Prince Mikasa, who died Oct. 27 at age 100, had argued in 1946 for a clause allowing the Japanese emperor's abdication under a postwar Imperial House Law. The Prince, who was the youngest brother of Emperor Hirohito, posthumously known as Emperor Showa, and uncle of Emperor Akihito, spelled out his view in a written opinion on a new Constitution and revision of the Imperial House Law.
The government of then Prime Minister Shigeru Yoshida set up an advisory panel called an "extraordinary legislation study group." The panel came up with guidelines in favor of following the old Imperial House Law, adopted during the Meiji era, without providing such a clause. Prince Mikasa was said to have objected to the guidelines.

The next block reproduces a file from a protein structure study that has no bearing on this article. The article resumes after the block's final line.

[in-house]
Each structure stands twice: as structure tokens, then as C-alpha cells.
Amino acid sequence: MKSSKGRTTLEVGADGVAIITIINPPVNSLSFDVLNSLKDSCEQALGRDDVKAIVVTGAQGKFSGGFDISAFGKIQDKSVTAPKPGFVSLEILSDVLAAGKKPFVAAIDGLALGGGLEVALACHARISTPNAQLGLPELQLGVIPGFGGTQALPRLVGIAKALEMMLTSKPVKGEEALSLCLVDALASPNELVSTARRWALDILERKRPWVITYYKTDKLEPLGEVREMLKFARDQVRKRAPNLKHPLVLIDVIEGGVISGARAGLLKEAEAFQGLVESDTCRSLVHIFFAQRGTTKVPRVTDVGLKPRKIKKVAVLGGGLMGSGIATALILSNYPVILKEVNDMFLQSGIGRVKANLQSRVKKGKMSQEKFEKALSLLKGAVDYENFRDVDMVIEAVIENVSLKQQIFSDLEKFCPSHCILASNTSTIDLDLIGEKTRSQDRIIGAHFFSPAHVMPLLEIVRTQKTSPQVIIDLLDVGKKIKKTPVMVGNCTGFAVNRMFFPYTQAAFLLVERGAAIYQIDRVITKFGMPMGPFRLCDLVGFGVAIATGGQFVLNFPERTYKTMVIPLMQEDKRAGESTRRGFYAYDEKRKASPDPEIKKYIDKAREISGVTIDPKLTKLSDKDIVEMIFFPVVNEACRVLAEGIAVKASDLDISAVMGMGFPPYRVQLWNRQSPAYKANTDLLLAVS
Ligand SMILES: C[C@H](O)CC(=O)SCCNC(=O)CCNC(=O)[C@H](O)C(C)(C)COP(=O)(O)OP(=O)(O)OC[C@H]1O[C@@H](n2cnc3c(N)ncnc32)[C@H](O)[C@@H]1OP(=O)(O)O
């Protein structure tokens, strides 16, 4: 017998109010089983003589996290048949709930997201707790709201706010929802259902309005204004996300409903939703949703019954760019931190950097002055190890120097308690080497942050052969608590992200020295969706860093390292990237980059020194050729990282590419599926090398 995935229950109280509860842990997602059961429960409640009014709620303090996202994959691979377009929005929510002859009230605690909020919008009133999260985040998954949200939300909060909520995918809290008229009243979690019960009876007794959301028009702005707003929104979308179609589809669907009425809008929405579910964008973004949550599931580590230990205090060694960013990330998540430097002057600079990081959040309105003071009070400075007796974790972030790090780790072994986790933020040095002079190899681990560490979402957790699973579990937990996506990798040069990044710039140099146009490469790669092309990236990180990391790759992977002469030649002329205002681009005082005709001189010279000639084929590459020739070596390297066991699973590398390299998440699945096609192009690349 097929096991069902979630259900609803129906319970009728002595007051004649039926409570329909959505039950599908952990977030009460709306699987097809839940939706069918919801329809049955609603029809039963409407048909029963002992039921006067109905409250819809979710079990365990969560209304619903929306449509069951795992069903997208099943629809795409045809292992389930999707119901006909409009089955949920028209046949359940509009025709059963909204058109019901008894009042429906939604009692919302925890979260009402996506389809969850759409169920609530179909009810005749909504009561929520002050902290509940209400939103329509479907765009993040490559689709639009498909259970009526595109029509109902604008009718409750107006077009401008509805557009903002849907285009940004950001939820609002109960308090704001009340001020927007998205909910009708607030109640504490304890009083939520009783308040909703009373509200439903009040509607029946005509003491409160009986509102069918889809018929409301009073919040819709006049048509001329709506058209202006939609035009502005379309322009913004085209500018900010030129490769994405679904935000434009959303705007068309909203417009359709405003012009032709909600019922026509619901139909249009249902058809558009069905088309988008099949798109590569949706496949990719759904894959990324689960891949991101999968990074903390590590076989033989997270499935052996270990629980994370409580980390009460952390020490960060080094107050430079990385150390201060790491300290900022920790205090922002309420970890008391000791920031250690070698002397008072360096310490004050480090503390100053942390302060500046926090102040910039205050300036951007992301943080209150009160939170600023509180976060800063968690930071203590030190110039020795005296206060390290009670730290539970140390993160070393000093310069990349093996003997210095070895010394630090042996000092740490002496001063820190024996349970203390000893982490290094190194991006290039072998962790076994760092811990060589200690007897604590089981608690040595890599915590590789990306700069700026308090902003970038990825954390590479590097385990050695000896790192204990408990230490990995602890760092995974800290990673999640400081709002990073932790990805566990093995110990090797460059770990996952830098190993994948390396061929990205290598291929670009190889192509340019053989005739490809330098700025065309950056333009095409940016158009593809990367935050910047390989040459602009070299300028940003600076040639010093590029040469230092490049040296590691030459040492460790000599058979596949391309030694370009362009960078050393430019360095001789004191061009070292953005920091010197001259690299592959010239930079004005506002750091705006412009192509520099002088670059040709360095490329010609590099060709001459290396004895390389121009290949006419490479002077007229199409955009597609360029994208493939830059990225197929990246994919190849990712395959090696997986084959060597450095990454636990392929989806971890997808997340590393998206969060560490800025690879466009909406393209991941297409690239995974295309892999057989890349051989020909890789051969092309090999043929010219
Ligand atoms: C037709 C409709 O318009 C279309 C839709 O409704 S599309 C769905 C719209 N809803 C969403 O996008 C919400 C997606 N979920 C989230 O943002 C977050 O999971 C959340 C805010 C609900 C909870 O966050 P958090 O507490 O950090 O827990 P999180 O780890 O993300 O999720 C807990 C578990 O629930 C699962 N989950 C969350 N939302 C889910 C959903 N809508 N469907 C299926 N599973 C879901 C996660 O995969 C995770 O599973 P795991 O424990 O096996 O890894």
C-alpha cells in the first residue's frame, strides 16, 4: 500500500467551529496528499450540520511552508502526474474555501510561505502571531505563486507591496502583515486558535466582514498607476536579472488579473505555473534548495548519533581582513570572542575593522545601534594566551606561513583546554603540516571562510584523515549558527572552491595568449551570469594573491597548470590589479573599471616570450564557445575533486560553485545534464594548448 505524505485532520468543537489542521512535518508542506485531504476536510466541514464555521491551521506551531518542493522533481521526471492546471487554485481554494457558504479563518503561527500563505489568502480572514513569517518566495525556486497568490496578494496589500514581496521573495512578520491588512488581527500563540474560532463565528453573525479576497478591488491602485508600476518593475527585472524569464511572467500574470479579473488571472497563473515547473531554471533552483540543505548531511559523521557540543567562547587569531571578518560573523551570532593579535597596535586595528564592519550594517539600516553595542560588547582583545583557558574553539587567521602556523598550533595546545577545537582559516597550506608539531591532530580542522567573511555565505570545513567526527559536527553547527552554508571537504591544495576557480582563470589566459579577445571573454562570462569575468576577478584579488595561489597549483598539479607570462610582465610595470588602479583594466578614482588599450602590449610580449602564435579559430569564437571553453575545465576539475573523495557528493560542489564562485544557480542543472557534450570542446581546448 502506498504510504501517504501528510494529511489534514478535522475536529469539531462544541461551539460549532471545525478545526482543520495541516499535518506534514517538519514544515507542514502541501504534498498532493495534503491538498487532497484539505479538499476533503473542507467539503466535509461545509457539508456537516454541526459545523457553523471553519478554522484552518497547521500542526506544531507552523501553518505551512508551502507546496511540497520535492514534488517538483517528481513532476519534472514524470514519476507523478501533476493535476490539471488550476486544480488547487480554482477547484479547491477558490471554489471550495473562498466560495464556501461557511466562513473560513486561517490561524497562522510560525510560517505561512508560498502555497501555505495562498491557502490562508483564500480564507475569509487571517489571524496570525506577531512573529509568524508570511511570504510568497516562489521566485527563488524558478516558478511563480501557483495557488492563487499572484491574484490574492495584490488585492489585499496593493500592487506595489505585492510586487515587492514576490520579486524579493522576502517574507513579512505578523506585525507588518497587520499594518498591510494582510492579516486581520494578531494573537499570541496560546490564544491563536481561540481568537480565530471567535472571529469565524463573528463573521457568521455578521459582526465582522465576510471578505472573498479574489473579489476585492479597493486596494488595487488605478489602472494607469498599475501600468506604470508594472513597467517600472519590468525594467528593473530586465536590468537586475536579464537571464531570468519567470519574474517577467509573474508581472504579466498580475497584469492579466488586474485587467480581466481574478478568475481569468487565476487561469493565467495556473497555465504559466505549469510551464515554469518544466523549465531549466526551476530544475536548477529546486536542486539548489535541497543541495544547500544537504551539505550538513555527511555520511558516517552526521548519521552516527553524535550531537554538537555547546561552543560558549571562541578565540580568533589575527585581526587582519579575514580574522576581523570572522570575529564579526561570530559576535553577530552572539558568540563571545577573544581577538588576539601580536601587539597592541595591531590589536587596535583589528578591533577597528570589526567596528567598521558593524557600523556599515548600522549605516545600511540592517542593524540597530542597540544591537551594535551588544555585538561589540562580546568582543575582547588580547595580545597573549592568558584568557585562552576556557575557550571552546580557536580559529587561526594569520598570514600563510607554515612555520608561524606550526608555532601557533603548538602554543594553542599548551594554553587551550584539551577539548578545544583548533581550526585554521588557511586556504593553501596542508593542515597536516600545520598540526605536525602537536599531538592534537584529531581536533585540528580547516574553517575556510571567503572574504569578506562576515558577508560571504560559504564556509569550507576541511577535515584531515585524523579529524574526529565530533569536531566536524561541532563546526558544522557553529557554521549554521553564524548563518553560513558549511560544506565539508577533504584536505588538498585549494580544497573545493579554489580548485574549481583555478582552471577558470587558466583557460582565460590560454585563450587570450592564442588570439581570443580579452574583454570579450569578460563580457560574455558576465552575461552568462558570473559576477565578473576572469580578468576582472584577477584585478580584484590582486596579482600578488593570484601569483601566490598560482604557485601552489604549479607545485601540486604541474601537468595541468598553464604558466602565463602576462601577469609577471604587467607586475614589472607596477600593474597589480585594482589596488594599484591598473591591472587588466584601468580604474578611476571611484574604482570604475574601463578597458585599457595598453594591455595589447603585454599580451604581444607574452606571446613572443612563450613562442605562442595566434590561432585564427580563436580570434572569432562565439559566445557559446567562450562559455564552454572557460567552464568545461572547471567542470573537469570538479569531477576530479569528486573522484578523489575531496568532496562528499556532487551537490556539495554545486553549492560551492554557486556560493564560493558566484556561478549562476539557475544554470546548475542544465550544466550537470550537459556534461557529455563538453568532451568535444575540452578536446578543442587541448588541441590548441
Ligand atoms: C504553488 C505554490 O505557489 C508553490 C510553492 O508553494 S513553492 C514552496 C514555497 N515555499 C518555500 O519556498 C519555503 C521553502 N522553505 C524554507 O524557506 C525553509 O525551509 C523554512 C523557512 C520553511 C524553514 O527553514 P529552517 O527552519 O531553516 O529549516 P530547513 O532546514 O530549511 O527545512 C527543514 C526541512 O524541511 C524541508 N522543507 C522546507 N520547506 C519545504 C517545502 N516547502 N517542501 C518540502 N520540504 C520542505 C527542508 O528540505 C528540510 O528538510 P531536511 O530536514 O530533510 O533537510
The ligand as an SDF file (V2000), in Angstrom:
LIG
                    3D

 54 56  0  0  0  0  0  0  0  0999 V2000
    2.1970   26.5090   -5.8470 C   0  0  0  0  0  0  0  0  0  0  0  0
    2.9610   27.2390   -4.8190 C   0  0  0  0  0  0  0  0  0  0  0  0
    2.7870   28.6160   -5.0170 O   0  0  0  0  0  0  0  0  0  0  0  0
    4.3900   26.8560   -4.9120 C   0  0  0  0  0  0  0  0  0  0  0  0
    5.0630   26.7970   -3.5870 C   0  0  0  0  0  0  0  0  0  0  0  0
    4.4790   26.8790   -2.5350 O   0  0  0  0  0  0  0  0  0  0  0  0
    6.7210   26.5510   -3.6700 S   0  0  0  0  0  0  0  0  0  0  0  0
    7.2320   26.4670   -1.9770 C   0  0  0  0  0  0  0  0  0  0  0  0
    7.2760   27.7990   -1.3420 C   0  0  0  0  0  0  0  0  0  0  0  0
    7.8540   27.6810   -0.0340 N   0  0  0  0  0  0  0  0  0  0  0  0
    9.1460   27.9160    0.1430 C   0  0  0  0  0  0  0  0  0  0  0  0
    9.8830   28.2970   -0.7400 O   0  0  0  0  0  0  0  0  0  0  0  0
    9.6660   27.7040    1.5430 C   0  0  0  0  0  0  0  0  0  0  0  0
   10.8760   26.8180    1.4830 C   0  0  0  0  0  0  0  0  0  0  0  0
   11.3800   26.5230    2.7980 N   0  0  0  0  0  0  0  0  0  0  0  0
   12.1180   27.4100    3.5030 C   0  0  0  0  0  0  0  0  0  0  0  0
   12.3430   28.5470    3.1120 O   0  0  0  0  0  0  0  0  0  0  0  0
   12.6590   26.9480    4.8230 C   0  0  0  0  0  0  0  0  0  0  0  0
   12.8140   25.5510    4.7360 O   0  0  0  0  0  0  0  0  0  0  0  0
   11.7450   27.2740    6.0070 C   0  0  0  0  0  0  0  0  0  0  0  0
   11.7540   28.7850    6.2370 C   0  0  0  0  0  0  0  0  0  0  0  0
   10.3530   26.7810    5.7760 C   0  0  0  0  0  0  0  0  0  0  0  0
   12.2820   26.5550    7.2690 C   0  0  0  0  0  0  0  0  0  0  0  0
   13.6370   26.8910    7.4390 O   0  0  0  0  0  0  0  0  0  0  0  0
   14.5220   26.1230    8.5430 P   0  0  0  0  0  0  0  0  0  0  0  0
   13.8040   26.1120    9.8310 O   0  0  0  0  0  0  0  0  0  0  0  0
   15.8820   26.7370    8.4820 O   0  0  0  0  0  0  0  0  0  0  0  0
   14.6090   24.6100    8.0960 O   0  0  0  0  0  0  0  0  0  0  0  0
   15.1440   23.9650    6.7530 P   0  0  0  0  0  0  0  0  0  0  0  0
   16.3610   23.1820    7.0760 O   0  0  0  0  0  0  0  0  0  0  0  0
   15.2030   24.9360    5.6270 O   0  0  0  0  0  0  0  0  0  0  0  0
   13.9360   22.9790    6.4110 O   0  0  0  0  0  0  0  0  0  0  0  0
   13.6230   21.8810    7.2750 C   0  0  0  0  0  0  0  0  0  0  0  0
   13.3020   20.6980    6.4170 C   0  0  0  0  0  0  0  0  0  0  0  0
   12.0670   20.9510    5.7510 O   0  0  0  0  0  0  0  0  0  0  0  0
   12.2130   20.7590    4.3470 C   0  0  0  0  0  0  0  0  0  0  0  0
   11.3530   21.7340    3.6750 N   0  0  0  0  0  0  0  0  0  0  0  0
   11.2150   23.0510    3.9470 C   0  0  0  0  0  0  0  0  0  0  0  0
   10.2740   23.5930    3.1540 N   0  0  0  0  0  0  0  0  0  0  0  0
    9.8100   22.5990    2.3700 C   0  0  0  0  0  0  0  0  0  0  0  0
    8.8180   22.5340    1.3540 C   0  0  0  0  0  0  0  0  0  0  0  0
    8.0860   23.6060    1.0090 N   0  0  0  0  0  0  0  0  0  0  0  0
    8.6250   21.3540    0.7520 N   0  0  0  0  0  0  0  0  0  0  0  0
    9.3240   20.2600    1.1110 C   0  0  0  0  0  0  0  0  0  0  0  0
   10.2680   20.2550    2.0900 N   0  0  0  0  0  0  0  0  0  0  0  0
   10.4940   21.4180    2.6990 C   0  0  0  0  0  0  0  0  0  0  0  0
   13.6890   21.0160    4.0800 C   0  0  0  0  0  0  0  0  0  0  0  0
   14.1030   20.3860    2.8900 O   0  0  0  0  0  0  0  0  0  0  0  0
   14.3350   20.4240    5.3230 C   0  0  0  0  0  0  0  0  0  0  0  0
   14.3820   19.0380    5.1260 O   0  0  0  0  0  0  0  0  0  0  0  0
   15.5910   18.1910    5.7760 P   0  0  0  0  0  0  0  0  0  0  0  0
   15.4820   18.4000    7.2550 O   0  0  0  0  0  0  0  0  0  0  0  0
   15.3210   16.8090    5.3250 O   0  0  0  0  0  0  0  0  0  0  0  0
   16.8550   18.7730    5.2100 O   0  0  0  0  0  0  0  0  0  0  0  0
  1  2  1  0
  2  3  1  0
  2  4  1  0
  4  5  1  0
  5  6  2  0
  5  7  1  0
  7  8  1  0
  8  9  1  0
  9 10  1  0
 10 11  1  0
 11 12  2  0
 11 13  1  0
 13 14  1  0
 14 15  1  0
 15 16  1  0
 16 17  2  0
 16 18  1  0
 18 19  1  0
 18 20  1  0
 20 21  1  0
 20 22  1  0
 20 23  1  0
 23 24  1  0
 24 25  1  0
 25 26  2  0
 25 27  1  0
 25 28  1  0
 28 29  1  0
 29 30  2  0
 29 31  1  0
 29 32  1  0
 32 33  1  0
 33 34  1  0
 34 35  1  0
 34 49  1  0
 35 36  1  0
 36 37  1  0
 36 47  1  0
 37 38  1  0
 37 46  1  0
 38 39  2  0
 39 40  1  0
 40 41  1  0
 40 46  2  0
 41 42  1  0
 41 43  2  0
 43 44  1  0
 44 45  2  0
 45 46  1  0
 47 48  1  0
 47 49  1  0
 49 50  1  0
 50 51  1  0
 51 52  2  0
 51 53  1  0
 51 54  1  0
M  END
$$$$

In his written opinion, Prince Mikasa said that if imperial succession happened only upon the emperor's death, it could run counter to the spirit of the new Constitution stipulating that ''No person shall be held in bondage of any kind'' (Article 18). When the Cabinet and the emperor differ over serious issues, abdication as a last resort should rest with the emperor, he argued, adding failure to grant abdication would make the emperor an iron chained-slave of the Cabinet.
But the government at the time did not go along with the Prince's opinion. The government explained that to stabilize the emperor's status it would not permit abdication. It was also understood to be against abdication to prevent Emperor Hirohito's abdication amid calls for him to face responsibility over the war.
During parliamentary deliberations, then State Minister Tokujiro Kanamori answered that abdication based on the emperor's sole opinion was not compatible with Japanese people's beliefs.
The postwar Imperial House Law was approved by the House of Representatives and the then House of Peers, and came into effect on May 3, 1947, along with the new Constitution.